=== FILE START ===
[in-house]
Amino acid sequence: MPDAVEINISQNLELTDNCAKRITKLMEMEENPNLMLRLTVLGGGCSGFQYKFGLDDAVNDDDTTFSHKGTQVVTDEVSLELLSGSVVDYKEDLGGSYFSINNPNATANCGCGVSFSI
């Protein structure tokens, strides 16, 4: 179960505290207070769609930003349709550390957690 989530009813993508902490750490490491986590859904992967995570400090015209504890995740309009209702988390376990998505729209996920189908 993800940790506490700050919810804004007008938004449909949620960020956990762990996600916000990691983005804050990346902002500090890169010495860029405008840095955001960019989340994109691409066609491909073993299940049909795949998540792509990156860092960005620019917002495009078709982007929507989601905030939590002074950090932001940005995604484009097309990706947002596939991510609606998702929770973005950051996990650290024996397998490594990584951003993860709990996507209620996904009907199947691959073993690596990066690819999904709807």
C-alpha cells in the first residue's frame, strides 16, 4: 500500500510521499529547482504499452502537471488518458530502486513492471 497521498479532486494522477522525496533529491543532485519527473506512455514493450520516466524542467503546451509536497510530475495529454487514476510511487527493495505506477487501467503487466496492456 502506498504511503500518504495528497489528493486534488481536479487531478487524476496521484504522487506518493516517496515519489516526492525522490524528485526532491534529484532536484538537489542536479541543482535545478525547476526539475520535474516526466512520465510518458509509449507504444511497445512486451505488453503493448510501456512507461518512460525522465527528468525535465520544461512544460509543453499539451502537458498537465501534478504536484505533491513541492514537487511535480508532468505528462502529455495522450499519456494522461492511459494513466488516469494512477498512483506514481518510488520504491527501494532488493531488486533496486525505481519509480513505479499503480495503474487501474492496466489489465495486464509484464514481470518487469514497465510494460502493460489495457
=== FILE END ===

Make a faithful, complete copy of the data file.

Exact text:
[in-house]
Amino acid sequence: MPDAVEINISQNLELTDNCAKRITKLMEMEENPNLMLRLTVLGGGCSGFQYKFGLDDAVNDDDTTFSHKGTQVVTDEVSLELLSGSVVDYKEDLGGSYFSINNPNATANCGCGVSFSI
């Protein structure tokens, strides 16, 4: 179960505290207070769609930003349709550390957690 989530009813993508902490750490490491986590859904992967995570400090015209504890995740309009209702988390376990998505729209996920189908 993800940790506490700050919810804004007008938004449909949620960020956990762990996600916000990691983005804050990346902002500090890169010495860029405008840095955001960019989340994109691409066609491909073993299940049909795949998540792509990156860092960005620019917002495009078709982007929507989601905030939590002074950090932001940005995604484009097309990706947002596939991510609606998702929770973005950051996990650290024996397998490594990584951003993860709990996507209620996904009907199947691959073993690596990066690819999904709807």
C-alpha cells in the first residue's frame, strides 16, 4: 500500500510521499529547482504499452502537471488518458530502486513492471 497521498479532486494522477522525496533529491543532485519527473506512455514493450520516466524542467503546451509536497510530475495529454487514476510511487527493495505506477487501467503487466496492456 502506498504511503500518504495528497489528493486534488481536479487531478487524476496521484504522487506518493516517496515519489516526492525522490524528485526532491534529484532536484538537489542536479541543482535545478525547476526539475520535474516526466512520465510518458509509449507504444511497445512486451505488453503493448510501456512507461518512460525522465527528468525535465520544461512544460509543453499539451502537458498537465501534478504536484505533491513541492514537487511535480508532468505528462502529455495522450499519456494522461492511459494513466488516469494512477498512483506514481518510488520504491527501494532488493531488486533496486525505481519509480513505479499503480495503474487501474492496466489489465495486464509484464514481470518487469514497465510494460502493460489495457